In These New Times

A new paradigm for a post-imperial world

Short-sellers bet on stock market crash

Posted by smeddum on July 22, 2008

* Julia Kollewe
* Monday July 21, 2008

Investors across the world are betting more than one trillion dollars on a collapse in stock prices.

More than $1.4tn of equities worldwide are now on loan, about a third more than at the start of 2007, according to Bloomberg. Almost all of that is being used to speculate that shares will fall.

Fund managers made at least $1.4bn in July from betting against the troubled US mortgage groups Fannie Mae and Freddie Mac.

Short-selling of the two firms, which were rescued by a government loan last week, surged before the shares plummeted in the first two weeks of this month on fears that they would need a government-led bail-out that would wipe out shareholders.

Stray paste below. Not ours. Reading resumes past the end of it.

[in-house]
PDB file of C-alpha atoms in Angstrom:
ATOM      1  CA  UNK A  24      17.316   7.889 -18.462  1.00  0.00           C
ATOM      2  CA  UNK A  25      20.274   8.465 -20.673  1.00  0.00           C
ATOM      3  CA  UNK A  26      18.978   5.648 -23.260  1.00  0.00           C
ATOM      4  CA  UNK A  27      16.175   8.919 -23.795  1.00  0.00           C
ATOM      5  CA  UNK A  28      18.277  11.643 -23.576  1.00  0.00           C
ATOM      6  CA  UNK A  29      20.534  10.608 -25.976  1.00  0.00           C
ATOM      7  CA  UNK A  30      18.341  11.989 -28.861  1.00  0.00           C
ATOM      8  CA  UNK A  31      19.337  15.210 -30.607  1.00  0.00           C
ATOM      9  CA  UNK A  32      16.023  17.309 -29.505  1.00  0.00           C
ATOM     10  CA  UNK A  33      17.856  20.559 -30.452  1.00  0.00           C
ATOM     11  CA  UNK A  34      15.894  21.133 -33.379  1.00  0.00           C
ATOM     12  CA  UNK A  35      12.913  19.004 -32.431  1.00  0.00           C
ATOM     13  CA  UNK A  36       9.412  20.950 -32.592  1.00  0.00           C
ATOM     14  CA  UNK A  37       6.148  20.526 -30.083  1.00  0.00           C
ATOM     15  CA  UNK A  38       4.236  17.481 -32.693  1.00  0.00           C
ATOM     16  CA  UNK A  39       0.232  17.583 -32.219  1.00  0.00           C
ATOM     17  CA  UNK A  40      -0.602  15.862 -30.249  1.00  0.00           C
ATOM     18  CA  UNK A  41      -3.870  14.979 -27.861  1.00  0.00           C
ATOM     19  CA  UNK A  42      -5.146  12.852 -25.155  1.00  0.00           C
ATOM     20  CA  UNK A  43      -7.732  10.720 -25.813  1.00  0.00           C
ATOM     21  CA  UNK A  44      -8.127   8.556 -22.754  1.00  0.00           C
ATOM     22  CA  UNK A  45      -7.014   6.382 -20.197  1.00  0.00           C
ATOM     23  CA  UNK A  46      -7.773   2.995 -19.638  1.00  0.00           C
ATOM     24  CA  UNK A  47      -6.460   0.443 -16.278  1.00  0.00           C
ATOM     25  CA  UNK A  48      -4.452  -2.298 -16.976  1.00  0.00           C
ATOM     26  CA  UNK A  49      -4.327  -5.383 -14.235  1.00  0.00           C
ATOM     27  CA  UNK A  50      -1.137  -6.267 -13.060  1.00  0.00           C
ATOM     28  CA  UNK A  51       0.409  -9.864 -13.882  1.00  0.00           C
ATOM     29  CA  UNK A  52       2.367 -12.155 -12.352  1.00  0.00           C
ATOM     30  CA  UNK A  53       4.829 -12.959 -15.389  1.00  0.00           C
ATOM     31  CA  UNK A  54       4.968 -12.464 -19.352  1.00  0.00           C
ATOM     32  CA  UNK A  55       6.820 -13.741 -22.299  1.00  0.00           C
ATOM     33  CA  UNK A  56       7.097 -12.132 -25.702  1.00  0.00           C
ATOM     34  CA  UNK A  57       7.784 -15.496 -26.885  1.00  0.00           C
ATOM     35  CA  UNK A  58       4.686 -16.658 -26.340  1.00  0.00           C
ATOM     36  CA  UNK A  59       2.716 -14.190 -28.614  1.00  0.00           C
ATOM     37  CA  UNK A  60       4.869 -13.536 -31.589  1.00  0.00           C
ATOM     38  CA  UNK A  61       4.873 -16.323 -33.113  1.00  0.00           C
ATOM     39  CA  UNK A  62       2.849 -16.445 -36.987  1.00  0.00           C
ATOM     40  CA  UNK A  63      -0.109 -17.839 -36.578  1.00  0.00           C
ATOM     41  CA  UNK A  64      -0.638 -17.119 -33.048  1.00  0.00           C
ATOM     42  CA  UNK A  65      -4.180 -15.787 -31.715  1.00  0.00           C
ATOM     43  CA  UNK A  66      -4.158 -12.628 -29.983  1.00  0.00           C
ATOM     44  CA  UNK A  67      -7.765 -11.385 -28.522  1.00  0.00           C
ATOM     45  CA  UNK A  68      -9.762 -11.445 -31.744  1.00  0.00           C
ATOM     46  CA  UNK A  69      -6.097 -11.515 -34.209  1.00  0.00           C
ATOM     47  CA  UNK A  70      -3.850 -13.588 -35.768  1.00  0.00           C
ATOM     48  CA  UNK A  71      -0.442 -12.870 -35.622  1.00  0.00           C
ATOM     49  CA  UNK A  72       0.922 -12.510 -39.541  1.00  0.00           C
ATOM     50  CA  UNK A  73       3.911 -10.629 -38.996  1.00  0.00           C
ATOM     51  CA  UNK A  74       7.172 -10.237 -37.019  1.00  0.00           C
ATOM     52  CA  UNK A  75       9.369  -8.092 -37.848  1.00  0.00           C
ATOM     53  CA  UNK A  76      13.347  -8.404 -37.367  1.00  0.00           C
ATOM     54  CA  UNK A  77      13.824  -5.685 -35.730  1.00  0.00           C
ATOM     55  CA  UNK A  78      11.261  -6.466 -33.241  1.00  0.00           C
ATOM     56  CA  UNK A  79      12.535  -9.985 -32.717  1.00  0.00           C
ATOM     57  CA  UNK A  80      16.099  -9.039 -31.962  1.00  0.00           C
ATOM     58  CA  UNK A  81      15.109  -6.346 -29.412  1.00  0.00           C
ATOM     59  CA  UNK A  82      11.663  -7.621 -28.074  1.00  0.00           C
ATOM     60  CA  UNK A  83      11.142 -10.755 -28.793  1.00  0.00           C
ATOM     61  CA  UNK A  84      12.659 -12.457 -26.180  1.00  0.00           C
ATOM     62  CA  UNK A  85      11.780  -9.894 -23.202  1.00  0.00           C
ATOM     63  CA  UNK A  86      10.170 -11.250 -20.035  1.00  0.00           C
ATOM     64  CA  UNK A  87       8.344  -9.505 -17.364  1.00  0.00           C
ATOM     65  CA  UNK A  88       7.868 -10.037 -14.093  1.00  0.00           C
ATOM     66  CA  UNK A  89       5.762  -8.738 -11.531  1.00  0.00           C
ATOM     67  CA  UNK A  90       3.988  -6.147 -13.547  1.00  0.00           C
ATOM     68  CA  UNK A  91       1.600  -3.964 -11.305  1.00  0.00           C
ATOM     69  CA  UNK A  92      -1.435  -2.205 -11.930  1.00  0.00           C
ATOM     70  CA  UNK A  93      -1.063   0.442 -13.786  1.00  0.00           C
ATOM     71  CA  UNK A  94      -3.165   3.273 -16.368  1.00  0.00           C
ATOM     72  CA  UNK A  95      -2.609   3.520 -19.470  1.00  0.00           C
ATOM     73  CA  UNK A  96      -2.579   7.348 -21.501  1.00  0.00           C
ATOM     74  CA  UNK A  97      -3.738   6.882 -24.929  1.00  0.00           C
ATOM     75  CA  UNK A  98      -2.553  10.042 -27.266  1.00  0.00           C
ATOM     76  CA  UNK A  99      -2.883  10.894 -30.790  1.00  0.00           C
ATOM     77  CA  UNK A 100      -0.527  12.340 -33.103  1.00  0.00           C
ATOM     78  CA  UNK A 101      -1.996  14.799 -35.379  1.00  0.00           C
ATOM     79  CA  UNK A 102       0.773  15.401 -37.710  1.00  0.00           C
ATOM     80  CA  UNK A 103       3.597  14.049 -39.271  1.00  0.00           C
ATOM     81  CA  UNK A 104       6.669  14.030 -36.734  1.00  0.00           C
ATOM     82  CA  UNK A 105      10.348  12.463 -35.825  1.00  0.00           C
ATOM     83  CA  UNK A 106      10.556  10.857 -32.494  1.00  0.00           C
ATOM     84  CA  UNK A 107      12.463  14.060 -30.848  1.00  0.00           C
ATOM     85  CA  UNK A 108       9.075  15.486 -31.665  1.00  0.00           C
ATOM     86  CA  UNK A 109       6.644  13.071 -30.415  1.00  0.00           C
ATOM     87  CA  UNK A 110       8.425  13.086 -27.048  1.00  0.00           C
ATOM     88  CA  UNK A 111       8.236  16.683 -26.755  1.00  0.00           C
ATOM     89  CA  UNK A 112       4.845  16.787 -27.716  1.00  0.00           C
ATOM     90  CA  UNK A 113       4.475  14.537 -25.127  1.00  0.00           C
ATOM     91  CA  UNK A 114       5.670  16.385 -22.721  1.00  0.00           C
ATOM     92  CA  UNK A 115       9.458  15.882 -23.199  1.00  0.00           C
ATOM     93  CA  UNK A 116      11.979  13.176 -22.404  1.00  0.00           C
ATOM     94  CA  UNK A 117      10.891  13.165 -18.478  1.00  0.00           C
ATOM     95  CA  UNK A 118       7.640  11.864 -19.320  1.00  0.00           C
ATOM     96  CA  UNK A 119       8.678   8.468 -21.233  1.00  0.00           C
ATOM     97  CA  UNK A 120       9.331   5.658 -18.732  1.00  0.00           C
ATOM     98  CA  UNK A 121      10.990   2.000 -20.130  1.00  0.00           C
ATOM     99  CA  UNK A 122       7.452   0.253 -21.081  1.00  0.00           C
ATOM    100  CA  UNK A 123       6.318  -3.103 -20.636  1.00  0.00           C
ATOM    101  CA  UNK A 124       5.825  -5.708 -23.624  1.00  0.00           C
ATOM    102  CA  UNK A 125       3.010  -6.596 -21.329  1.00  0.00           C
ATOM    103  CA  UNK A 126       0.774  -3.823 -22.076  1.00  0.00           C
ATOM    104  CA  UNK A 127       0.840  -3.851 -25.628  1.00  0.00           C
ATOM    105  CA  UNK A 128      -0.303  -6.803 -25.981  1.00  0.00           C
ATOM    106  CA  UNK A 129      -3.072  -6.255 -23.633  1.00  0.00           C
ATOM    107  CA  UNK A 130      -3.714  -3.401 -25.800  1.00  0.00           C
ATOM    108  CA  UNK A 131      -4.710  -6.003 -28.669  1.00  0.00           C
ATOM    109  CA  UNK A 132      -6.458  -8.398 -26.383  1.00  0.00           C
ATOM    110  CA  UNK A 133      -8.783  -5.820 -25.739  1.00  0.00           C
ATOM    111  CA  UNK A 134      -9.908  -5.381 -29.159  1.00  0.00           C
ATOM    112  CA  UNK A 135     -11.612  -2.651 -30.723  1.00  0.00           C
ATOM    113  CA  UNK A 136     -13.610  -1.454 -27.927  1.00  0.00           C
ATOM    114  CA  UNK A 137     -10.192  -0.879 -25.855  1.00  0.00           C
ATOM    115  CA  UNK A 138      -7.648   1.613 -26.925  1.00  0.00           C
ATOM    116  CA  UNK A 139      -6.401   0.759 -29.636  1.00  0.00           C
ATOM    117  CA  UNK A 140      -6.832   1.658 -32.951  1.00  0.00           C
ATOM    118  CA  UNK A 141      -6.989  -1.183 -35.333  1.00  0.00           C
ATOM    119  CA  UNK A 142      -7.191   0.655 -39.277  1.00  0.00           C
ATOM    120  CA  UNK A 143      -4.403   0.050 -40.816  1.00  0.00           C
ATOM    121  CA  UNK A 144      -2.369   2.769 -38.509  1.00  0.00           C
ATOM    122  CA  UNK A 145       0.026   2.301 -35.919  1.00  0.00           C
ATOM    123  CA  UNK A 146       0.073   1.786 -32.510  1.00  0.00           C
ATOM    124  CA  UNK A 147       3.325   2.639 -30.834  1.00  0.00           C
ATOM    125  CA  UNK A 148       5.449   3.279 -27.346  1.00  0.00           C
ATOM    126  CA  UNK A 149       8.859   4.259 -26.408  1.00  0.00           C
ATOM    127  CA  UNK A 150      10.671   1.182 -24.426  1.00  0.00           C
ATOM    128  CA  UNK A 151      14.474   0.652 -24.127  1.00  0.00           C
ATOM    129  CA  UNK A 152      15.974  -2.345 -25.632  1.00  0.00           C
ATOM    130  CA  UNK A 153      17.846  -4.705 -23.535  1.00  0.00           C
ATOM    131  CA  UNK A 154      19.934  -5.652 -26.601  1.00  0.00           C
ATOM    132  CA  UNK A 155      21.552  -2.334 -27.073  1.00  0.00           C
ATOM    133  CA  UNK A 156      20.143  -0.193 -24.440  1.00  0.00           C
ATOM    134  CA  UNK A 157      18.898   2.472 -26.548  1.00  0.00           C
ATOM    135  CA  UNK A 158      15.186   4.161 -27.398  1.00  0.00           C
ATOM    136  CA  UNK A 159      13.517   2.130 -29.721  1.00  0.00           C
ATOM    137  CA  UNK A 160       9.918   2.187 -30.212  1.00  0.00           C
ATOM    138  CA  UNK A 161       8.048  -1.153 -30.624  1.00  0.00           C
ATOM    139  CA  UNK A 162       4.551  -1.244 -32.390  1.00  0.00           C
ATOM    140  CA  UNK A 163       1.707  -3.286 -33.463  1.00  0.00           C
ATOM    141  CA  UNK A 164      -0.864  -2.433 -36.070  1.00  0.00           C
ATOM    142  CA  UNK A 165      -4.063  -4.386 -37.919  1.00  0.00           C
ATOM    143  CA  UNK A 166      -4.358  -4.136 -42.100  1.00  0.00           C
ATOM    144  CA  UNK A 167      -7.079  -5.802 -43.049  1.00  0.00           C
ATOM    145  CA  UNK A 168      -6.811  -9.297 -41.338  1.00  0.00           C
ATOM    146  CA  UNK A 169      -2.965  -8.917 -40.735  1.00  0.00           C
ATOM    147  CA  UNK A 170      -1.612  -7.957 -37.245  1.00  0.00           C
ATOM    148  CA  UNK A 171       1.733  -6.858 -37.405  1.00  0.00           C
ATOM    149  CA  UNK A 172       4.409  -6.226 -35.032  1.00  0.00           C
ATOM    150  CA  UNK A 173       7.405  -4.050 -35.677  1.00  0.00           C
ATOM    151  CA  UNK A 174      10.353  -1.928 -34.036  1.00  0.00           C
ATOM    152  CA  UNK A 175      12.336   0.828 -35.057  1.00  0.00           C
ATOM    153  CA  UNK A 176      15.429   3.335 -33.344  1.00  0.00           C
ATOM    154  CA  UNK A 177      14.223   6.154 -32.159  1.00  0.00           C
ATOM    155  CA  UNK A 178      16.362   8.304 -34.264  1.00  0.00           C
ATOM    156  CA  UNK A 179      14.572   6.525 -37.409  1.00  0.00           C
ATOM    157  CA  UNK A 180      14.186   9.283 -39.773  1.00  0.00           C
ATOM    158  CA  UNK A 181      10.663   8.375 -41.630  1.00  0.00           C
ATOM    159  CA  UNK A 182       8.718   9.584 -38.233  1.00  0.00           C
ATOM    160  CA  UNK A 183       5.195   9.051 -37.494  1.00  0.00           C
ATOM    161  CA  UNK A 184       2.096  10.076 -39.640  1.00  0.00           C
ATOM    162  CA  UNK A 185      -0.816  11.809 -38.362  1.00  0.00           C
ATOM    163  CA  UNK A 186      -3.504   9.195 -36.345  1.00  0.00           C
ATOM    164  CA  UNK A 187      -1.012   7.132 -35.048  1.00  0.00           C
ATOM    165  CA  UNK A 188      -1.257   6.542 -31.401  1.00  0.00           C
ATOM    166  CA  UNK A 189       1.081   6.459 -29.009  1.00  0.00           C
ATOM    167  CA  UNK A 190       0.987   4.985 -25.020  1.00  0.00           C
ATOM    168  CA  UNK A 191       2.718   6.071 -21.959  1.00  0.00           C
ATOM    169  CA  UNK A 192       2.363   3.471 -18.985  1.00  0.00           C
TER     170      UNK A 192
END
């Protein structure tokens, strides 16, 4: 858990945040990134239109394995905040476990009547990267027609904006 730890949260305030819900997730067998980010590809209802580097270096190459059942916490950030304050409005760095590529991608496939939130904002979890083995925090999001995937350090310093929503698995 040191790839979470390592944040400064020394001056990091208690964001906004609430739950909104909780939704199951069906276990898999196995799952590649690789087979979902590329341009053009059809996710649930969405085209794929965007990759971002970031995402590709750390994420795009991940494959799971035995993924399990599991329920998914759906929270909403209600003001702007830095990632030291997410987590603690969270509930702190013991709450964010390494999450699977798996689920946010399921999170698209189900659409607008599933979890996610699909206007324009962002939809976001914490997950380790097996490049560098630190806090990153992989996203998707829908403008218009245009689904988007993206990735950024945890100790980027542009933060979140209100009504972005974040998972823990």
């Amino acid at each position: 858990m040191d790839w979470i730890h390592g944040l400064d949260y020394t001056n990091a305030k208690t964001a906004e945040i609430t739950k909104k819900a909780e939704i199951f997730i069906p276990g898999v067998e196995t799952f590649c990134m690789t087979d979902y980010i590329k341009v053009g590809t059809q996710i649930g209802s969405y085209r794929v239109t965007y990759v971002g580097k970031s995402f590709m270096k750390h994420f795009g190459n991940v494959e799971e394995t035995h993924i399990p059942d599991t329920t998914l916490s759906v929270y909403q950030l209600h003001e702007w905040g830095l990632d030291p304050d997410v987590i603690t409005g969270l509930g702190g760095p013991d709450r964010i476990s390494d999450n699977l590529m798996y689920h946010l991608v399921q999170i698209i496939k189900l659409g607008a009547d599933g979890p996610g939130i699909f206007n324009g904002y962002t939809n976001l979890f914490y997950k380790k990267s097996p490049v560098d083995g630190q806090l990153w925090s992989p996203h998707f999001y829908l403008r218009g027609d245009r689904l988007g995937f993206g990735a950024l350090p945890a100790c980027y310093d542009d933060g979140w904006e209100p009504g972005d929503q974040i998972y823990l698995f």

Stock markets have fallen around the world on fears of recession in the wake of the credit crunch. The plunge in the FTSE 100 index to 5261 just over a week ago meant the index of Britain’s top 100 companies had fallen more than 20% since its peak – the definition of a bear market. In Karachi, shareholders smashed windows and burned tyres to protest against plummeting stock prices and the economic downturn.

While US and UK regulators are tightening rules on short sellers amid concern that they are accelerating more than $11tn in global stock losses this year, countries from Indonesia to India are opening up to the practice. Short-selling involves borrowing stock to sell it in the expectation it can be bought at a lower price before paying back the loan.

Short selling on the New York Stock Exchange rose to 4.6% of total shares last month, the highest since at least 1931.

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